The 2015 Nansemond-Suffolk Academy football team helped Lew Johnston become a first-time state champion head coach in the final game of his storied career, and on National Signing Day, it yielded another perfect moment at the end of his tenure.
Saints linebacker/running back Cole Christiansen, running back/defensive back Noah Giles and linebacker/running back Daniel Griffith signed to play football at the NCAA Division I level. Griffith will be a preferred walk-on at Virginia Tech, Christiansen is officially committed to play for the United States Military Academy at West Point and Giles is set to play for the College of William & Mary.
“With a state championship and three guys signing Division I — again, the storybook ending,” Johnston said. “I guess this is the postscript, so it is really exciting. I’m just so happy for the three of them — not just great football players but great young men. That makes it extra special.”
A large group of family, classmates, coaches, teachers and administrators gathered in Nansemond-Suffolk’s upper school gym to watch the trio sign.
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After banner year, Nansemond-Suffolk preps for banner signing day
Lew Johnston has been a part of many national signing day programs during his coaching career. In all, Johnston – who has coached at Nansemond-Suffolk and Western Branch – said he’s seen nearly 40 players sign national letters of intent to major colleges. Today will be his final one when linebacker Cole Christiansen (Army) and running back Noah Giles (William & Mary) sign, while linebacker/fullback Daniel Griffith is headed to Virginia Tech as a recruited walk-on.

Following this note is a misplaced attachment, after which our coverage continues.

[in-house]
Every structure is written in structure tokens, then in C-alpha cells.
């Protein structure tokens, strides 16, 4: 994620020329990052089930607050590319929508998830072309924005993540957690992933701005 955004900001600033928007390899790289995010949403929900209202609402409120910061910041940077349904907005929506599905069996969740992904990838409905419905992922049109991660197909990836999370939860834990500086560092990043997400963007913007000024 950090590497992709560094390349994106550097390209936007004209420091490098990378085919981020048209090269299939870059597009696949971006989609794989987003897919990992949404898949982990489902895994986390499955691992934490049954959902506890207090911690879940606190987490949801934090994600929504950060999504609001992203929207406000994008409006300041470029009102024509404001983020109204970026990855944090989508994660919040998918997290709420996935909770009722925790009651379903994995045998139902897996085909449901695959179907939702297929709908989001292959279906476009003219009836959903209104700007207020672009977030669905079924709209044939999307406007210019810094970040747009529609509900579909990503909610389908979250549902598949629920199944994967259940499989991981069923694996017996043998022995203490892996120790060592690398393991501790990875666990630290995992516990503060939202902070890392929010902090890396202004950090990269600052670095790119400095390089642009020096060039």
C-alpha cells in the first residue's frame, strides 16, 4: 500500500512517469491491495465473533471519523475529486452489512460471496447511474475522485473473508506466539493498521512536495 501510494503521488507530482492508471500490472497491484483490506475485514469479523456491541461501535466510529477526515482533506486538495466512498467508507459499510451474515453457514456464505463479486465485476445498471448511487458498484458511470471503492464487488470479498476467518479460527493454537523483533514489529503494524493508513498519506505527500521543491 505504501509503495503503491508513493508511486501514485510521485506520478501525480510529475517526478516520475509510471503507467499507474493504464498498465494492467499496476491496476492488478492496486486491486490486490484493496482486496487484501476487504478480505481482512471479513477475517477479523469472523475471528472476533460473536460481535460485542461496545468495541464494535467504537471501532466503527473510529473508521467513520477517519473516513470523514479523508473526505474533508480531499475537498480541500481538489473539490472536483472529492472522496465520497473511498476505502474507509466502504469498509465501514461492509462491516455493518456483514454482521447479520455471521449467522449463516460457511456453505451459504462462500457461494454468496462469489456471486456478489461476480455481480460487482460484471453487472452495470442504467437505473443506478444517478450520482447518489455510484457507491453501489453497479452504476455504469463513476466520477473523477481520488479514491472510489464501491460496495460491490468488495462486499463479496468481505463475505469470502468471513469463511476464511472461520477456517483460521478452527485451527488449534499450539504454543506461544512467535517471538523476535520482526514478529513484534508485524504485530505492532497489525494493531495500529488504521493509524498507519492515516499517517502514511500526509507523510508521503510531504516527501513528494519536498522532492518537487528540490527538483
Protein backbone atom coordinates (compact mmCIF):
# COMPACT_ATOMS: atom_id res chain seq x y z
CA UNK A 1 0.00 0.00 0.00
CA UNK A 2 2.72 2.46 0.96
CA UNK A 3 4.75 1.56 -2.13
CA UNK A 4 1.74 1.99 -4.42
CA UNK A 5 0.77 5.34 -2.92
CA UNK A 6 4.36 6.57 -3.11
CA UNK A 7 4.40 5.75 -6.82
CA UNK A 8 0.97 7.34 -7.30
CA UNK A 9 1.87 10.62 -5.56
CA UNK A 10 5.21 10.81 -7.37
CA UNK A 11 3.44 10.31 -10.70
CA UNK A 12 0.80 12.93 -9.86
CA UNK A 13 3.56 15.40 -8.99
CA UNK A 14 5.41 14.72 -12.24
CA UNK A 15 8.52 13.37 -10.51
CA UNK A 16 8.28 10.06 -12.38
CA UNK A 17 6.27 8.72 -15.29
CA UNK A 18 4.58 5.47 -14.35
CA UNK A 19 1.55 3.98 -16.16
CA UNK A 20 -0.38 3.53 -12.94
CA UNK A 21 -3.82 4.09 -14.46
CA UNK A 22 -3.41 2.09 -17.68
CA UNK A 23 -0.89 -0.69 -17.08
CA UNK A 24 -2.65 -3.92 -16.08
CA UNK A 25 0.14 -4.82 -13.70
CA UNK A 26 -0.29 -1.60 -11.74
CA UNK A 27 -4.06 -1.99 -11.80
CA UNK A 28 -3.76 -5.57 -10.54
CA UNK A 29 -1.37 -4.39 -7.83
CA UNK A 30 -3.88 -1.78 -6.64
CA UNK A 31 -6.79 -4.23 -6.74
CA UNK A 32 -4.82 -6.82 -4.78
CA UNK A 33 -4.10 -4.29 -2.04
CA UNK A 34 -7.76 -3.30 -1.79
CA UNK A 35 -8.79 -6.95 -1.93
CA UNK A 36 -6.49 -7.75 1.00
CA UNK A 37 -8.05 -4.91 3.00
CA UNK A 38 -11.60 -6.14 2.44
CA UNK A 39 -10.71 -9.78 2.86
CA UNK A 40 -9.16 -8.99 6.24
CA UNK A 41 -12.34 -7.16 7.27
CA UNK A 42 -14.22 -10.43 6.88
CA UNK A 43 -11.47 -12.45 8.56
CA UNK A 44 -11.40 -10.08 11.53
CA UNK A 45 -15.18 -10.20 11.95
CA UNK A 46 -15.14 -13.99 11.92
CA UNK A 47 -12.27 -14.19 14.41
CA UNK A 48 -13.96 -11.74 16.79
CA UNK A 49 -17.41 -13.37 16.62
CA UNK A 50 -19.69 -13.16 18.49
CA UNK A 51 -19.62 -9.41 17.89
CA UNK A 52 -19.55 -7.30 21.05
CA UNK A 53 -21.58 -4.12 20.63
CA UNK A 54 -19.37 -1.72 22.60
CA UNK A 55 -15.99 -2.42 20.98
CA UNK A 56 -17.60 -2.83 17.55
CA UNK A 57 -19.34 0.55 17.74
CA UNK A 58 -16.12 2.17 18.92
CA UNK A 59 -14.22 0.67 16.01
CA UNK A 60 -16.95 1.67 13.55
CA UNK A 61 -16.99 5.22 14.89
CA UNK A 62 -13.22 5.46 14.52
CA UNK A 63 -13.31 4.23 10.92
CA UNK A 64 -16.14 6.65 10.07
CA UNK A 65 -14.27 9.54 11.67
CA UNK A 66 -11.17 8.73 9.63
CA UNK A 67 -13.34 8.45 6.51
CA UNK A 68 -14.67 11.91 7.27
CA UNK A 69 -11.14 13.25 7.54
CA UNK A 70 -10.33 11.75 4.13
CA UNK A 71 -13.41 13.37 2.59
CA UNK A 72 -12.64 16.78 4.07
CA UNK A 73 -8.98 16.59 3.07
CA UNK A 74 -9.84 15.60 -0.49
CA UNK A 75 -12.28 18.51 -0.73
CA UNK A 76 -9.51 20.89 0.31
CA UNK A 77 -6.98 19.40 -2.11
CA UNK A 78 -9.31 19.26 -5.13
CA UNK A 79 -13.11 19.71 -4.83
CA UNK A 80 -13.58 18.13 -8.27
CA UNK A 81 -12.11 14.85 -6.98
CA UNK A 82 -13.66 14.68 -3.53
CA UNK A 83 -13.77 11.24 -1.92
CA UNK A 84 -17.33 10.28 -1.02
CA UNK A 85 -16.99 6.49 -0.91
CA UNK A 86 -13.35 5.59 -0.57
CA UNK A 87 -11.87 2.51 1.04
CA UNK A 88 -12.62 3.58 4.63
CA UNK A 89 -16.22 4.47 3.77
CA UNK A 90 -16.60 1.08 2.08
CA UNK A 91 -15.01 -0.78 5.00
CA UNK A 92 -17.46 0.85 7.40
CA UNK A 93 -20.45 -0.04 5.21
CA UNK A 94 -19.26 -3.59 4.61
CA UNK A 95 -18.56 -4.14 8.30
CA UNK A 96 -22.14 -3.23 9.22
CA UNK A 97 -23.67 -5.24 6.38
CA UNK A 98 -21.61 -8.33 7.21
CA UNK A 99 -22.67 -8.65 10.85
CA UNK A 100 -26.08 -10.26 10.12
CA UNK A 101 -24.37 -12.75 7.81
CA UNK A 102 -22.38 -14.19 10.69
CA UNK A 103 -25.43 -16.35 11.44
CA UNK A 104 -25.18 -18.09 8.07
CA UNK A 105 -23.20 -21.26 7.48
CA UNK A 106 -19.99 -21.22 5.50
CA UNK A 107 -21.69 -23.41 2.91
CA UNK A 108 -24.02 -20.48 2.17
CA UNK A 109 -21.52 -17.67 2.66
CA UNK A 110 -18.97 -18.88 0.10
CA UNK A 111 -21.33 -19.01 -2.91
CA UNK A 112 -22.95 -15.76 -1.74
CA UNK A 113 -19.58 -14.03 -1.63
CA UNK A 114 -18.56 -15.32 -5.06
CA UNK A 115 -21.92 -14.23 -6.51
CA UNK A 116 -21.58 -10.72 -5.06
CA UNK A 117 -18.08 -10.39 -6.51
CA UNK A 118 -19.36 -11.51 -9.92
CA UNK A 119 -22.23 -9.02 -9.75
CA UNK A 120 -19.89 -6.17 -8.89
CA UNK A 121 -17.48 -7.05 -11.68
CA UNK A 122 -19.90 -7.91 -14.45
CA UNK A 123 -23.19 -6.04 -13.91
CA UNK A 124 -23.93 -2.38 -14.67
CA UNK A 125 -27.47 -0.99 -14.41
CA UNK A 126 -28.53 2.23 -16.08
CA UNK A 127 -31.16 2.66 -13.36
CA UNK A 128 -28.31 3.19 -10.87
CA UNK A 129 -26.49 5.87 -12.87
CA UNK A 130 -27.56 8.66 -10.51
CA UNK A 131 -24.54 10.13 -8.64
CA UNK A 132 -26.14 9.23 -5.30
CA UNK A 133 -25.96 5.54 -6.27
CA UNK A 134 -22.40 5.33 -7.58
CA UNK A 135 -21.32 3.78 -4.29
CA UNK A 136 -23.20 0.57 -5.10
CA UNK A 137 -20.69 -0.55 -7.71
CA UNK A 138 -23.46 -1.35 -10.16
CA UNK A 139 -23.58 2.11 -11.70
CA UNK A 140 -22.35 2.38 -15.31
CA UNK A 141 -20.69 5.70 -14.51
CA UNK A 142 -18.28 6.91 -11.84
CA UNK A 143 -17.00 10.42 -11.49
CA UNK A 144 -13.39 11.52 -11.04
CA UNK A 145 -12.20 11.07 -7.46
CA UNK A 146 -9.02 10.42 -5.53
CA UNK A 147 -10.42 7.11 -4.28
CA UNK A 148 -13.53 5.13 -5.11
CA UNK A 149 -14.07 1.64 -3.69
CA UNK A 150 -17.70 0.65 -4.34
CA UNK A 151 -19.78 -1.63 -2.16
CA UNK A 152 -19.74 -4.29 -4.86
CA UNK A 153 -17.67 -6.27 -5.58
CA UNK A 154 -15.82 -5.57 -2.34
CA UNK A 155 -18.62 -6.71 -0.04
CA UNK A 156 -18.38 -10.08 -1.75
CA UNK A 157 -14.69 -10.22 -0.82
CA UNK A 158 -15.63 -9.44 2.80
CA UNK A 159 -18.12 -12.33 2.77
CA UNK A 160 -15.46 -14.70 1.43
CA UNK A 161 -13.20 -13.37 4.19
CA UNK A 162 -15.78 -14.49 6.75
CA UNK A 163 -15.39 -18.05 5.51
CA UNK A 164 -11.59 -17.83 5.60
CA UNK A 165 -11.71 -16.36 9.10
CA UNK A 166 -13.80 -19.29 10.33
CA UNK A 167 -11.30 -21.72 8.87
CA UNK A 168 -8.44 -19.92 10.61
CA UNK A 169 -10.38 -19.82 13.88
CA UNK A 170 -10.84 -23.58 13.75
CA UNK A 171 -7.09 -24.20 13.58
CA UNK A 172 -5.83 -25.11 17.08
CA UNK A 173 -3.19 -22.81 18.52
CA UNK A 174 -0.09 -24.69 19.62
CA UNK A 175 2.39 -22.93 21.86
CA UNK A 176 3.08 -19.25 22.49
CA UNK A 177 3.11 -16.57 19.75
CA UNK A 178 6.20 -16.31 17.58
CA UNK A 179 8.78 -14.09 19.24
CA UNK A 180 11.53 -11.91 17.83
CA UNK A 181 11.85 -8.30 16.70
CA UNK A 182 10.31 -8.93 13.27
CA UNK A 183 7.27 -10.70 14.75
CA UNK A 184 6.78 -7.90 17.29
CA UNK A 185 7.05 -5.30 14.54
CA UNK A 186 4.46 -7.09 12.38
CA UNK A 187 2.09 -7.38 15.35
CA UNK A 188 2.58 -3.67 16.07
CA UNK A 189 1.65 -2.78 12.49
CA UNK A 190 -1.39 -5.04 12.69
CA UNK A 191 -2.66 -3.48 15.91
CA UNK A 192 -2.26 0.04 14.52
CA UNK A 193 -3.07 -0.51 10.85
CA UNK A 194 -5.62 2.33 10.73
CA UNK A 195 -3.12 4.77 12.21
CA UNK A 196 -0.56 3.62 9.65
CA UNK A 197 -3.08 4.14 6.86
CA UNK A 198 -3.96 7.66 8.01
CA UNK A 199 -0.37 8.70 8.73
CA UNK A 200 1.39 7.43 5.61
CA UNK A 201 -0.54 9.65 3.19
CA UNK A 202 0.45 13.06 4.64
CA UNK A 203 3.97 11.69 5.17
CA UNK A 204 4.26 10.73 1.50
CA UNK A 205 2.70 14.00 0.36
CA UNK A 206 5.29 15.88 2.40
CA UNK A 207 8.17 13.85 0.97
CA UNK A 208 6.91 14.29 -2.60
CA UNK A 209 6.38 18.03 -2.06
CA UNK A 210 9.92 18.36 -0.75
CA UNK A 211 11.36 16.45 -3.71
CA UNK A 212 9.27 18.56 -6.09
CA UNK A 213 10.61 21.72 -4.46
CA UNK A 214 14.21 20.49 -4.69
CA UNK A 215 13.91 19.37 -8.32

Johnston announced before the playoffs that he would retire after the 2015 season. The Saints honored him by winning the VISAA Division III championship – his first state title as a coach.
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Suffolk Art League’s 32nd annual Exhibit of Excellence
First place in the show went to Mitchell Hartman of Nansemond-Suffolk Academy for his reading self-portrait. He said he used a timer on the camera to shoot the photo and took about 60 pictures before he got the right one. He had a different favorite, but that one didn't even make it in the show. "This one's my favorite now," he said.
Maggie More of Nansemond-Suffolk Academy won second place in the show with her Prismacolor pencil drawing of paintbrushes in a jar. “I love art,” More said, adding that the drawing was a class assignment in which they had to do a “direct observation” — depict something just the way it looks. “I tried to come up with an interesting subject,” she said.
Buddy White of Nansemond-Suffolk Academy won third place with his photo of a lightbulb, seen through a prism, with a mirror in the background. He said he was looking through a prism at the television when he came up with the idea to experiment with photography involving prisms. “When I saw it in the camera, I thought, ‘This is amazing,’” he said.
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